Europe's second largest steel maker, Corus, which is part of Tata Steel, has shed 3,500 jobs, initiated divestments, asset restructuring and a company-wide efficiency review, in view of the economic downturn where demand for steel has collapsed in the global market.
Corus currently employs about 42,000 people, out of which 2,500 are being rendered redundant in the UK and another 1,000 in Europe, though the company said that it will make every effort to restrict the job losses to voluntary redundancies, whilst retaining critical skills in the business.
''The structural changes we are proposing today have been carefully considered,"Corus CEO Philippe Varin said. "They are essential for the future of the business. The company will keep its focus on priority areas such as training, research and product development, which, together with today's initiative, will ensure Corus is in the best possible shape to compete strongly in the future.''
The strategic and structural changes along with the job cuts will enable the company to improve its operating profits by more than £200 million per year, the company said.
The Tata owned steel company said it will continue to discuss with employee representatives options to match payroll costs with the new production and demand levels.
Union workers in the UK and the Netherlands are not happy with the large scale compulsory job cuts and were seeking to urgently talk with the management of Corus to minimise the job cuts. GMB union official John Wilson said that that the UK government should give the same support to the steel industry as it has given the UK banks as the steel sector is the bedrock of the country's economy.
The company also hopes to reduce costs by nearly 20 per cent by improving company- wide efficiency, including a review of support functions such as IT, finance and human resources.
The steel maker intends to make changes to the British Steel Pension Scheme, where it will not offer the Defined Benefit scheme to new recruits and the company contribution to future service for existing members will remain at 12 per cent.
The Federation of Dutch Unions, the FNV, said last week that the steelmaker in reorganising its operation in the Netherlands, may lead to axing nearly 1,000 workers out of the 9,500 at the Ijmuiden plant to save nearly €250 million. (See: Corus to cut 1,000 jobs in the Netherlands)
Corus also said that it plans to disinvest to improve company-wide efficiency. Last week it decided to sell two aluminum smelters to Briand Investments B V, an affiliate of London-based Klesch, one of the biggest private-equity firms in the metals industry. (See: Corus sells last aluminum smelters to PE firm)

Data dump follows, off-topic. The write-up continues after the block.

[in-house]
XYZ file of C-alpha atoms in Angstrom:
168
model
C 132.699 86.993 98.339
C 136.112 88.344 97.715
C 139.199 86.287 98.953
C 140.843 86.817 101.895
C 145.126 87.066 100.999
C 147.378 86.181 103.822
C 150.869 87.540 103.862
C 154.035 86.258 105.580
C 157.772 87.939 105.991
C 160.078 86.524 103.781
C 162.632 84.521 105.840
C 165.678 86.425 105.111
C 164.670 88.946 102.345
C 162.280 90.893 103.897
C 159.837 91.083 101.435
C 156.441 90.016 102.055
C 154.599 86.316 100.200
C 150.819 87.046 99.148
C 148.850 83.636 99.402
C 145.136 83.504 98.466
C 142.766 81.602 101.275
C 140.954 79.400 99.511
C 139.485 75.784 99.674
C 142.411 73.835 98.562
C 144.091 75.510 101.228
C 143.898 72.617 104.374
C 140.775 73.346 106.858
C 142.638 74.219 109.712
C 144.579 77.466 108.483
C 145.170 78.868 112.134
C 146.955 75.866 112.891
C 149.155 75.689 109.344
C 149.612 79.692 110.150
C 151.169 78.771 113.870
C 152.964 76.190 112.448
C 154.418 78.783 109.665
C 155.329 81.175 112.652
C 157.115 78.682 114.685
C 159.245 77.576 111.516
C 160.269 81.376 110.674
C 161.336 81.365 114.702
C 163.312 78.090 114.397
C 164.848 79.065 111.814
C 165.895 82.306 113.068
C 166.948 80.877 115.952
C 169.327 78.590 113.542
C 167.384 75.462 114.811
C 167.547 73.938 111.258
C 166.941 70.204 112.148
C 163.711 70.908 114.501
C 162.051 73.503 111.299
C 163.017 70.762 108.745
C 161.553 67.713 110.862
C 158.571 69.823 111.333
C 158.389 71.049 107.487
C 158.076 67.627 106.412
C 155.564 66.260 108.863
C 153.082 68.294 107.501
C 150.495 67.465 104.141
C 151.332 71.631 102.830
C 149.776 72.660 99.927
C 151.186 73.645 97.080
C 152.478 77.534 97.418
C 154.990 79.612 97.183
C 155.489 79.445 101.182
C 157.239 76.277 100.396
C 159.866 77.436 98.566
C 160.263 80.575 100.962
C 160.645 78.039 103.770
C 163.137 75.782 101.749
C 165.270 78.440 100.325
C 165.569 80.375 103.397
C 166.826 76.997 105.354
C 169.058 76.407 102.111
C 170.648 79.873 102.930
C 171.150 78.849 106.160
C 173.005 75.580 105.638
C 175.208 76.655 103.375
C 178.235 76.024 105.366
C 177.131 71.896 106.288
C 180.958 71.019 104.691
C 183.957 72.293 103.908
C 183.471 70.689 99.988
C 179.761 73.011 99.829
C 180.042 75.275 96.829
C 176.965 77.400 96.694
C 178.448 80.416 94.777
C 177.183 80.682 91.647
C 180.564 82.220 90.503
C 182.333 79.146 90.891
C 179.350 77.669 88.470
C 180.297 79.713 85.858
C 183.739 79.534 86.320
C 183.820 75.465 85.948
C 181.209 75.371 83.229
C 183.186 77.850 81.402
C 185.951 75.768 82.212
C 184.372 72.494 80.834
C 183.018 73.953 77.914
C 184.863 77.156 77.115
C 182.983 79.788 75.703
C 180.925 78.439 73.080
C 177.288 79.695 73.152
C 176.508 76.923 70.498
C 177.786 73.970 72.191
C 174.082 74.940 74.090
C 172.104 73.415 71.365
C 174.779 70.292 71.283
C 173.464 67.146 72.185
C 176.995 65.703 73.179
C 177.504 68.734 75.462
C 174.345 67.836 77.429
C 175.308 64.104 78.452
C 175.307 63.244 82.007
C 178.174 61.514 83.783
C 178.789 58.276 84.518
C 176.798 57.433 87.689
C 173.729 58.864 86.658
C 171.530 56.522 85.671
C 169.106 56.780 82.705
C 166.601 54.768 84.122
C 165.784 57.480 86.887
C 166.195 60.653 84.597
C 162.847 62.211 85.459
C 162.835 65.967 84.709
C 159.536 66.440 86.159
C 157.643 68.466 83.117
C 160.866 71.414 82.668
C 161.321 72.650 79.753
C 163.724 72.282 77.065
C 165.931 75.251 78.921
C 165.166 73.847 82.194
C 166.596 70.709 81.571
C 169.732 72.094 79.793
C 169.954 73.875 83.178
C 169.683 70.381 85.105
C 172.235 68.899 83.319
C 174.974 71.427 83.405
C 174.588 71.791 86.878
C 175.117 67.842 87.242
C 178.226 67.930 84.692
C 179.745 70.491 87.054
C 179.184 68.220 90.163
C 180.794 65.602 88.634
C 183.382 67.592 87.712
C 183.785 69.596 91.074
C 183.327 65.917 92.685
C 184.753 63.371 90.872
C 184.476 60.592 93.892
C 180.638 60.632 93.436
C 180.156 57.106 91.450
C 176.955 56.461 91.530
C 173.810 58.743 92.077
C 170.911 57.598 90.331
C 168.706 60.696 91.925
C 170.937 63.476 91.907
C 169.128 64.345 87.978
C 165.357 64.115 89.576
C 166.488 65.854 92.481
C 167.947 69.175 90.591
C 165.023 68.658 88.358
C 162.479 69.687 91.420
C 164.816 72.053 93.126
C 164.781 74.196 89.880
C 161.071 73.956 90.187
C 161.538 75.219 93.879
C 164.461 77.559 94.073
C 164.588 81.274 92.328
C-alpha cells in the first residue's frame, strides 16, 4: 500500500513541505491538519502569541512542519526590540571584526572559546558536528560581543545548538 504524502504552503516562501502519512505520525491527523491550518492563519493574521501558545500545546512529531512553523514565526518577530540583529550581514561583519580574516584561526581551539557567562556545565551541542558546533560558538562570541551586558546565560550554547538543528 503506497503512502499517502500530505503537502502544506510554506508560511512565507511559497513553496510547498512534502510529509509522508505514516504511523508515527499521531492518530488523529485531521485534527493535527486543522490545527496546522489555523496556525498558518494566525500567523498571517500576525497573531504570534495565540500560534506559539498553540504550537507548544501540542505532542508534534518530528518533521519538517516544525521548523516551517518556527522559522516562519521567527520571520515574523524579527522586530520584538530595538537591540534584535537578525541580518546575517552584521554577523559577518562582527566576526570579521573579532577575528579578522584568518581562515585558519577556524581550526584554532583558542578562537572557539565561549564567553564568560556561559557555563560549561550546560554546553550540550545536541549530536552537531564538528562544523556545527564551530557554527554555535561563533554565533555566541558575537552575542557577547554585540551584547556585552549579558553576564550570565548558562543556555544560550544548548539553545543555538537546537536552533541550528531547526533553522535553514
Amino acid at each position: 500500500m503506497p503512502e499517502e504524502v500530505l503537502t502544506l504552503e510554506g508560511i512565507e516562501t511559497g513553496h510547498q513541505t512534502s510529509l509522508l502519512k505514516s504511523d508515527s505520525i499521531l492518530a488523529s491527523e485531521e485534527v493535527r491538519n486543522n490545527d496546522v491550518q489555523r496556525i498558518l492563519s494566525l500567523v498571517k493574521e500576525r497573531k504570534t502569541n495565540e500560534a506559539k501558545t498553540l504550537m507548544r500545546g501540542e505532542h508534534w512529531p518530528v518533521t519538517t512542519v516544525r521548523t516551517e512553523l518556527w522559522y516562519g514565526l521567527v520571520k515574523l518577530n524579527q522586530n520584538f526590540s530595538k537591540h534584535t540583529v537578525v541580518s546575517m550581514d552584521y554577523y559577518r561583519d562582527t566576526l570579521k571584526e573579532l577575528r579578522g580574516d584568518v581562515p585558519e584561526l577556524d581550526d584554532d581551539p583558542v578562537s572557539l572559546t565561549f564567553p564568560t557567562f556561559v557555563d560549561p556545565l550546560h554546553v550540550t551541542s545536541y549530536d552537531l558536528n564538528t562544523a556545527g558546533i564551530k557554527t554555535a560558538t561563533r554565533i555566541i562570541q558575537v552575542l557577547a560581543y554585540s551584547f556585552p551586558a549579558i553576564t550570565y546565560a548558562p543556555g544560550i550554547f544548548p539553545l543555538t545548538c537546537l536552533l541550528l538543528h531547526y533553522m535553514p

In the UK Corus has already mothballed two blast furnaces at its Scunthorpe and Port Talbot plants and is now in advanced discussions on the sale of a majority stake in Teesside Cast Products, which would bring clarity to the future of the Teesside operations beyond the current offtake agreement.
It will also restructure its assets by mothballing the Llanwern hot strip mill; restructuring of engineering steels into two businesses - a specialty steels business at Stocksbridge fed by electric furnace steel from Rotherham and a bar business at Rotherham with steel sourced from the integrated works at Scunthorpe and streamline the downstream facilities in distribution, building Systems and tubes.
The impact of the economic turmoil, which has dragged many countries into recession, has also hit the steel industry with steel makers in Japan, China and Russia cutting production as demand slows and inventories rise.
Last month Corus had announced 400 job cuts to align its production with a demand slowdown in Europe, caused by the global economic downturn, in its distribution and building systems division in its units at Shotton, Wolverhampton, South Wales and Leeds. (See: Corus raises production cuts to 30 per cent; axes 400 jobs)
Europe's second largest steel producer with annual revenues of more than £12 billion and annual crude steel production of about 20 million tones, had approached the UK government last month seeking aid to tide over the present economic slowdown by helping it pay workers 70 per cent of their wages while the company pays the rest, which would temporary idle thousands of Corus workers at home, rather than making job cuts.
It also announced last month that it will scale back production by 30 per cent to the end of next March comes after it announced last month that it would reduce production 1 million tonnes or by 20 per cent between October and December by a million tonnes of crude steel. (See: Tata cuts steel output at Corus)